- The Washington Times - Friday, September 29, 2006

Bordering on insanity

“There are at least as many illegal aliens now in the United States as all English, Irish and Jewish immigrants who came to America in 400 years. Every month, the border patrol apprehends 150,000 illegal aliens; one in every 12 people breaking into the U.S. illegally has a criminal record,” Philadelphia Daily News columnist Michael Smerconish observed yesterday, gleaning his facts from Pat Buchanan’s new book, “State of Emergency.”

These border-crossing hopefuls are “not playing by the rules. Most important, many have no desire to be American. So why does it continue?” Mr. Smerconish asks.

“The status quo is enabled by multinational corporations anxious to topple sovereign borders, a Hispanic media that depends for its survival on the perpetuation of bilingualism, and gutless politicians. Political correctness is a major factor. Witness how many seek to dismiss Buchanan’s analysis as the work of a white guy uncomfortable with the realization that his kind is losing its dominance and control. Or they try to label him a racist or xenophobe.”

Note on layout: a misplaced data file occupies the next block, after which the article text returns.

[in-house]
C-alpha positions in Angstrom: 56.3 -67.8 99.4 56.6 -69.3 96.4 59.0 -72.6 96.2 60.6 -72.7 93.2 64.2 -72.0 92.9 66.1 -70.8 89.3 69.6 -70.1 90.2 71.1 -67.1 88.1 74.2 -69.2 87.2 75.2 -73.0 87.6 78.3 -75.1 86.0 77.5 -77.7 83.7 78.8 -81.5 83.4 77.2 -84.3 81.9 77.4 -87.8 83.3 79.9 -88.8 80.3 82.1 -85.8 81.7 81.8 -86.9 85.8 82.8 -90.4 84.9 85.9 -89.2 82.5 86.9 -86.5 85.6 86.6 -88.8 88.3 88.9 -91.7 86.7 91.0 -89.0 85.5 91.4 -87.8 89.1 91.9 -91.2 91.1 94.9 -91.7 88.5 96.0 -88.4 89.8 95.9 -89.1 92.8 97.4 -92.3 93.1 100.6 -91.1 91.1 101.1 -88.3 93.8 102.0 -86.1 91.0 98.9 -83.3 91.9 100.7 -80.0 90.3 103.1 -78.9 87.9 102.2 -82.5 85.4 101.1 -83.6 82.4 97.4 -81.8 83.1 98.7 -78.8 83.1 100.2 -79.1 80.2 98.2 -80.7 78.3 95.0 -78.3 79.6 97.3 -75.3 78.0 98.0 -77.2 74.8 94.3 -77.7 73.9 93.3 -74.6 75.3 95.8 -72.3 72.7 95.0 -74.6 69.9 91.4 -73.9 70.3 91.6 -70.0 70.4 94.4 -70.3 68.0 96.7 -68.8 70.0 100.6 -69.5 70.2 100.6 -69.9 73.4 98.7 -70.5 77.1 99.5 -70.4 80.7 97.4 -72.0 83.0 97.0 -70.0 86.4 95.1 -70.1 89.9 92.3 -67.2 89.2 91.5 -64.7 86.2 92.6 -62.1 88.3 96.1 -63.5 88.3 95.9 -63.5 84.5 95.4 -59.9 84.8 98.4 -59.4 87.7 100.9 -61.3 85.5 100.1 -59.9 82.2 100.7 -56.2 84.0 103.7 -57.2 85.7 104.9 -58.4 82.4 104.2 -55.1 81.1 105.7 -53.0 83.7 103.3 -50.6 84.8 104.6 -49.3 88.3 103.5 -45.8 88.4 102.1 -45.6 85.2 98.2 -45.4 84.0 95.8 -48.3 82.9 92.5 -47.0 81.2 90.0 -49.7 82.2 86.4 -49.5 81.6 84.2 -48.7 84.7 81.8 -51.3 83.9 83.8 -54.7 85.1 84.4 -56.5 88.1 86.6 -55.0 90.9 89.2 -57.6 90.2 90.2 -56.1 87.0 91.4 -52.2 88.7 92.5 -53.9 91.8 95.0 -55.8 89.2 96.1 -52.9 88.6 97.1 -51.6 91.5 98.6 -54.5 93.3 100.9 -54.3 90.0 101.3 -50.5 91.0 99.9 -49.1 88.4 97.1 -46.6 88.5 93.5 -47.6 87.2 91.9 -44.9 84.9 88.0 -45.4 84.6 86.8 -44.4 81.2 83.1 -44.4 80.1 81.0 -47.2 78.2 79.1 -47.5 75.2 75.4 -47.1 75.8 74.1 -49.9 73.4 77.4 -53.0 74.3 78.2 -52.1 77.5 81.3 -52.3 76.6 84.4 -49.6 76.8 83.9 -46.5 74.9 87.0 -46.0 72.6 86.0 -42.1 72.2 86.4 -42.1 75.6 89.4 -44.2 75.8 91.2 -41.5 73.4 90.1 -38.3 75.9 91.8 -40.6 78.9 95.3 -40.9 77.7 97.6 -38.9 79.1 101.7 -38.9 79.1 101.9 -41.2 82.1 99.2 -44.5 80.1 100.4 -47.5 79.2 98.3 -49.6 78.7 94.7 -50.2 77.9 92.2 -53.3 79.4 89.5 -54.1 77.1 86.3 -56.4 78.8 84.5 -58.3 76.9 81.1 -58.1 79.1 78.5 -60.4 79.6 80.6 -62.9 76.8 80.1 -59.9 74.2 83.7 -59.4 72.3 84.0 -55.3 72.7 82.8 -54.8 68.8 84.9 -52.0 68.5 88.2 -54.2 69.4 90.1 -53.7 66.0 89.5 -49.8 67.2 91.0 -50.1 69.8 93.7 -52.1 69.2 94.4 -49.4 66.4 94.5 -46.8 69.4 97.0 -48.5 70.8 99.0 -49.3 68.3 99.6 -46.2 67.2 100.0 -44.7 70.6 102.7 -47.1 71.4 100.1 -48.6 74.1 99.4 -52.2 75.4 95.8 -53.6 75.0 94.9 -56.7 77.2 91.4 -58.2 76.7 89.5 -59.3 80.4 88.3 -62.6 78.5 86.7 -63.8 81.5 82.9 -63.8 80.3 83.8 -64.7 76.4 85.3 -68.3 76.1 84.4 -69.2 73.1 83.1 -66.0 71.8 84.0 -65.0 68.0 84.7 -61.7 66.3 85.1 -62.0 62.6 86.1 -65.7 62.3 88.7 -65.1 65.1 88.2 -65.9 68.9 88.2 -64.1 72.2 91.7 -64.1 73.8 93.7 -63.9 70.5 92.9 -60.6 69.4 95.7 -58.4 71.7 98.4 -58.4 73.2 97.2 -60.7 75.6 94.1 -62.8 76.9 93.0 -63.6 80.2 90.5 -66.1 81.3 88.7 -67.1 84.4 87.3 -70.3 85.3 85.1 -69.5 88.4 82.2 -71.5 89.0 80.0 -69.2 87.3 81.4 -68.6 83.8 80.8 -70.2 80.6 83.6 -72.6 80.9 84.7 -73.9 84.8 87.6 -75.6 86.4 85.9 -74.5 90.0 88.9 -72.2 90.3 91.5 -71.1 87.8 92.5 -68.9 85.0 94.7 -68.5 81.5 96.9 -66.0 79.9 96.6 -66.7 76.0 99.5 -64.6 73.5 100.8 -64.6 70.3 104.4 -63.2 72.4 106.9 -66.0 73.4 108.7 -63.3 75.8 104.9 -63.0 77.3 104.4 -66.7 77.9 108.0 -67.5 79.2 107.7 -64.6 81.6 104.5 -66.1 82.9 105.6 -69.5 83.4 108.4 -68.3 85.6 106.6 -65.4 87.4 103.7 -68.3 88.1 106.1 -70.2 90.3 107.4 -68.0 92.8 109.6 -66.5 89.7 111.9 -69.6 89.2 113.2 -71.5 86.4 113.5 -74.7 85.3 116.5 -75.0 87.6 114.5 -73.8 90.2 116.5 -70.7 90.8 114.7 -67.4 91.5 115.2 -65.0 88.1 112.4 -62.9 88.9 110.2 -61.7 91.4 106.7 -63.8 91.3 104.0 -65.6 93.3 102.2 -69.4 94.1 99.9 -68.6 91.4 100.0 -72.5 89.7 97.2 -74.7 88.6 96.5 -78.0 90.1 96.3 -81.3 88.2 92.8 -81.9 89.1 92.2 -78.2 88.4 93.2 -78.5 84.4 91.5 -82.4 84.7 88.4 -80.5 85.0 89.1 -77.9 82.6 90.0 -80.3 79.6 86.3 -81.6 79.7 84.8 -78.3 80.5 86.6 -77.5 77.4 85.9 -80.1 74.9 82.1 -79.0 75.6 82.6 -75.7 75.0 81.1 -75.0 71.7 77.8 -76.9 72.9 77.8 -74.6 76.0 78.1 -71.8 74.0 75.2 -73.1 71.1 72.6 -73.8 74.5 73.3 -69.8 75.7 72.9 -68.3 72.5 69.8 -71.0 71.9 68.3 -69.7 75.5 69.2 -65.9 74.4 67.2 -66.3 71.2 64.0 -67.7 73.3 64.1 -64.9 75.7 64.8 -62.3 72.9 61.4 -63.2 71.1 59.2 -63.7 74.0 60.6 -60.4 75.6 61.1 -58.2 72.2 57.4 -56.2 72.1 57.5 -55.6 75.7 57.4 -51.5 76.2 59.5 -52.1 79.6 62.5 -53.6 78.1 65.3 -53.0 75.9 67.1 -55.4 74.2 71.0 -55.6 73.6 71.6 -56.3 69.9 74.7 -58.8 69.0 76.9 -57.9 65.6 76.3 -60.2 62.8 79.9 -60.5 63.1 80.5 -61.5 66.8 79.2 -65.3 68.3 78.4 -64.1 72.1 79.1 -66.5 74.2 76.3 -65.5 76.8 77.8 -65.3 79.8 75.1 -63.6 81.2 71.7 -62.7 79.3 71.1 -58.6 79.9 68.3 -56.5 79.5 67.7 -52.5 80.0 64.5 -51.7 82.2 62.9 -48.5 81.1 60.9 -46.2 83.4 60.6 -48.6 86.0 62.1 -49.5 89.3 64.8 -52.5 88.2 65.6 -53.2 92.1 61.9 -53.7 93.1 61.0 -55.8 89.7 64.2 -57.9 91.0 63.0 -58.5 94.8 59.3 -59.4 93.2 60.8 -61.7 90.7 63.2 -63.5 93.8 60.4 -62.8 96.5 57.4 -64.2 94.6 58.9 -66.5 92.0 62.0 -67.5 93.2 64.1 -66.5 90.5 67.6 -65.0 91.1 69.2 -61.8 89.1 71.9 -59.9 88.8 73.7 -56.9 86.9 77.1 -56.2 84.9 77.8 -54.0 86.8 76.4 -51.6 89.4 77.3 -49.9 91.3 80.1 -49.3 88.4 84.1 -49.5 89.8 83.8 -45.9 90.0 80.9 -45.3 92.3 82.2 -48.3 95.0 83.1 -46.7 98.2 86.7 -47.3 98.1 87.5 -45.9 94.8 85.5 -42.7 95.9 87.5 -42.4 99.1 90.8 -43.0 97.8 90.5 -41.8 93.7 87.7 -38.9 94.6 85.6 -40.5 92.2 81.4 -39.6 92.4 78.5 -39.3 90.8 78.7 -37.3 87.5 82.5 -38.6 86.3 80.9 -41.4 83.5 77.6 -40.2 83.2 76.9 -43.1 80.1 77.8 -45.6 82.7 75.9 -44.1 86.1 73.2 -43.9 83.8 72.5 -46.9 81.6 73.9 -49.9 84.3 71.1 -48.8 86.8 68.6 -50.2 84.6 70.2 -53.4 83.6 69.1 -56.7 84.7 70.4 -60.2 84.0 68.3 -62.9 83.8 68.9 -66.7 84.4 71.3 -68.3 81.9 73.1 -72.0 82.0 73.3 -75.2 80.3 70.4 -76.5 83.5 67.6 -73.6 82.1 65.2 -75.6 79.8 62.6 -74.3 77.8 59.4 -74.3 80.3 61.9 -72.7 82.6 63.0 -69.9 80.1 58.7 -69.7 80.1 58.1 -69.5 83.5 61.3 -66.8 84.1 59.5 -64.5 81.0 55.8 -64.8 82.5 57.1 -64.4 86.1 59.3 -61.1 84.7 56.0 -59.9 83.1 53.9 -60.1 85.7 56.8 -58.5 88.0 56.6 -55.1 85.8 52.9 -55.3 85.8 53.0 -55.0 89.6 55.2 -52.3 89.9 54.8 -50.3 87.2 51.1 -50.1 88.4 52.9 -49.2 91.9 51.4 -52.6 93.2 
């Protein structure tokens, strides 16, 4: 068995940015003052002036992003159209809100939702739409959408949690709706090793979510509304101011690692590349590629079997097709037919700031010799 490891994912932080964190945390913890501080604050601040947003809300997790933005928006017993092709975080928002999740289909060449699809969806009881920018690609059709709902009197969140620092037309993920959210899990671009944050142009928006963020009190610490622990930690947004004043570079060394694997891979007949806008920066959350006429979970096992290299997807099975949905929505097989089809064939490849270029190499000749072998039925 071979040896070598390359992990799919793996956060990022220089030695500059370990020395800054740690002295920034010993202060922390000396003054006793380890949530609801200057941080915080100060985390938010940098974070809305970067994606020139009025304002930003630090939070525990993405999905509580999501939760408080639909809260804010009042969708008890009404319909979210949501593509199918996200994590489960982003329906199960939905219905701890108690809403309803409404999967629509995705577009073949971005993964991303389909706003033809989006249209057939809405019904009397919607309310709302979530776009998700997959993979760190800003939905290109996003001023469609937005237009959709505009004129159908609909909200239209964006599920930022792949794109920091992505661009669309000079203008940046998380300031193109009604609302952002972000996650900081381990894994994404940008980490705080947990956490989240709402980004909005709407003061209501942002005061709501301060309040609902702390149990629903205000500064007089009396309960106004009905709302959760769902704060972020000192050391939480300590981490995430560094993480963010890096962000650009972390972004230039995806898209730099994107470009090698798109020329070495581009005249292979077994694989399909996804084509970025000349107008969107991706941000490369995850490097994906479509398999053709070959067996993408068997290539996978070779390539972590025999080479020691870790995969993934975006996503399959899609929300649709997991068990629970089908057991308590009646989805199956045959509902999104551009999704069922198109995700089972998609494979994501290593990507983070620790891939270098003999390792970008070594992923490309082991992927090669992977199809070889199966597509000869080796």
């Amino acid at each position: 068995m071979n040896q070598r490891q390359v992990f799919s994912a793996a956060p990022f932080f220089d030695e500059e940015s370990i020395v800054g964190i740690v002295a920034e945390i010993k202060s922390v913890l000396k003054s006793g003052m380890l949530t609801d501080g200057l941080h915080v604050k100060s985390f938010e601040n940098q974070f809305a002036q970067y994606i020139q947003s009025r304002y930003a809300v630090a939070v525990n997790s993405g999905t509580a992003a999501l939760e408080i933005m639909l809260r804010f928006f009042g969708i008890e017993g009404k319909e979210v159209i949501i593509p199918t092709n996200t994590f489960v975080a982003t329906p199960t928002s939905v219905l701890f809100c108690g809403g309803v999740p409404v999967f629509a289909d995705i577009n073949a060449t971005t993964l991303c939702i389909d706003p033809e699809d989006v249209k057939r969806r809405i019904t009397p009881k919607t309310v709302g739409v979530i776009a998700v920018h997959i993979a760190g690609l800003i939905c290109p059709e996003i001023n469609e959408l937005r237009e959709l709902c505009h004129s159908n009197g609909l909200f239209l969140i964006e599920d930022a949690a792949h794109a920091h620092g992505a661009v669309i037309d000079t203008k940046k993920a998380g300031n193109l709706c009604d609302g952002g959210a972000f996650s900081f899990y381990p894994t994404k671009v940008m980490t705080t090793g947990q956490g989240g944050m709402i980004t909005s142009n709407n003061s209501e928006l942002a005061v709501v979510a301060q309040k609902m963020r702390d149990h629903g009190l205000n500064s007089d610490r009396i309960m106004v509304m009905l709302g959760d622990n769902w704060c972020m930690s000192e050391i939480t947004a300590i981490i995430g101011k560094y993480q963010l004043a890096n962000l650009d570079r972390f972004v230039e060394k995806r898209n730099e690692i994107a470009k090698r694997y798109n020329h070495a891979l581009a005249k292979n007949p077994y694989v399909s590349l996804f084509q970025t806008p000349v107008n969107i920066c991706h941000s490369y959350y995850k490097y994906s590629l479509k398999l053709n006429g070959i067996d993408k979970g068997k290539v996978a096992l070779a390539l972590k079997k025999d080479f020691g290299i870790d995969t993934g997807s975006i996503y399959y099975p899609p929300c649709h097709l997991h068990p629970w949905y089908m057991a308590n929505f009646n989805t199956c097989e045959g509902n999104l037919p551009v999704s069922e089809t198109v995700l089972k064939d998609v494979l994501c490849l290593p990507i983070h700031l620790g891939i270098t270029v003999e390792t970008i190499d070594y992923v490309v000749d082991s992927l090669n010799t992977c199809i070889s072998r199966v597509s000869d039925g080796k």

A productive public debate on illegal immigration “will happen if Republicans get some guts and stop deluding themselves into thinking they’ll get Hispanic votes sooner or later. Democrats, after all, are a winner on this issue. They’re already getting this bloc, and soon the political dynamics will be such that no candidate for president will be willing to go to California, Arizona or New Mexico and speak the truth about immigration.”

Mr. Smerconish concluded, “It’s time to close and defend our borders.”

No finger-wagging

Run for the hills. The “rollout” on Bob Woodward’s new book is scheduled to begin this weekend as the Watergate veteran releases “State of Denial: Bush at War, Part III,” his “top secret” volume of political observations, intriguing and otherwise. There will be excerpts in The Washington Post and Newsweek, and a nice fat interview with Mike Wallace of CBS’ “60 Minutes.”

“The timing is remarkable. A current best-seller by New York Times columnist Frank Rich criticizes Woodward for being too cozy, in two previous books, with the Bush administration’s spin on the Iraq war,” Editor & Publisher noted yesterday.